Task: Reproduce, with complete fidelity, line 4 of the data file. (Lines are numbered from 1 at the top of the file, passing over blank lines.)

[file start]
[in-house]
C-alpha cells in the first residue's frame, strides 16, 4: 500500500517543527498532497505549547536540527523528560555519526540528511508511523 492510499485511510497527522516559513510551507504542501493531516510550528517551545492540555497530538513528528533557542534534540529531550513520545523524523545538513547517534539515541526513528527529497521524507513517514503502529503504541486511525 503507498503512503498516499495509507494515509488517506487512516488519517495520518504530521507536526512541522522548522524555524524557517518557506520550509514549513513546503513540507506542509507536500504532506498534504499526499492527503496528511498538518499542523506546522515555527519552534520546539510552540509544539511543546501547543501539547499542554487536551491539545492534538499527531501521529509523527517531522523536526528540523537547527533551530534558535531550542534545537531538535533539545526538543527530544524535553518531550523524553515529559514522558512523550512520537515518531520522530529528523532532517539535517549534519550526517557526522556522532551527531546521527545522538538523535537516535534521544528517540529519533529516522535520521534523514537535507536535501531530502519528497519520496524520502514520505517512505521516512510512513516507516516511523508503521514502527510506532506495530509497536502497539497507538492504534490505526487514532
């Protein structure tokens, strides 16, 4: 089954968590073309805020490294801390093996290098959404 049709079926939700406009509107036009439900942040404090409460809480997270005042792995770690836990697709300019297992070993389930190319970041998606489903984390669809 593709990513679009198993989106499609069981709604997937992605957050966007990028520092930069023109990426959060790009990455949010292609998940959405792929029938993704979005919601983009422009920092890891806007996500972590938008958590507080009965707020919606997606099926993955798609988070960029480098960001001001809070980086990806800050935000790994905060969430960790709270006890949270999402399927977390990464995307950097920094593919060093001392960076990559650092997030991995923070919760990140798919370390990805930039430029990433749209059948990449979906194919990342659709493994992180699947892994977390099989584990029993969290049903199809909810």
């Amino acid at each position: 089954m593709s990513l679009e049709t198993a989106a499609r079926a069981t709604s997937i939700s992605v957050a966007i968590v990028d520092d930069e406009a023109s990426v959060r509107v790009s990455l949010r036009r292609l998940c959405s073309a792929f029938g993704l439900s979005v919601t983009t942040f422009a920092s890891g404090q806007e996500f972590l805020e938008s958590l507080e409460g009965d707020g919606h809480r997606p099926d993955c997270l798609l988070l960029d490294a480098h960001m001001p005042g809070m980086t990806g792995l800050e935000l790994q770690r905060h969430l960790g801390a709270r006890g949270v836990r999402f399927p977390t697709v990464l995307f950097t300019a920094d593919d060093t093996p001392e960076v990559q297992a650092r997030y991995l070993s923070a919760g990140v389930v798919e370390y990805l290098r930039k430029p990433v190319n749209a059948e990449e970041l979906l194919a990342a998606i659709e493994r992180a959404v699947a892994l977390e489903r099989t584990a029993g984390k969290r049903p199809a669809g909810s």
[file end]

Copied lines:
């Amino acid at each position: 089954m593709s990513l679009e049709t198993a989106a499609r079926a069981t709604s997937i939700s992605v957050a966007i968590v990028d520092d930069e406009a023109s990426v959060r509107v790009s990455l949010r036009r292609l998940c959405s073309a792929f029938g993704l439900s979005v919601t983009t942040f422009a920092s890891g404090q806007e996500f972590l805020e938008s958590l507080e409460g009965d707020g919606h809480r997606p099926d993955c997270l798609l988070l960029d490294a480098h960001m001001p005042g809070m980086t990806g792995l800050e935000l790994q770690r905060h969430l960790g801390a709270r006890g949270v836990r999402f399927p977390t697709v990464l995307f950097t300019a920094d593919d060093t093996p001392e960076v990559q297992a650092r997030y991995l070993s923070a919760g990140v389930v798919e370390y990805l290098r930039k430029p990433v190319n749209a059948e990449e970041l979906l194919a990342a998606i659709e493994r992180a959404v699947a892994l977390e489903r099989t584990a029993g984390k969290r049903p199809a669809g909810s």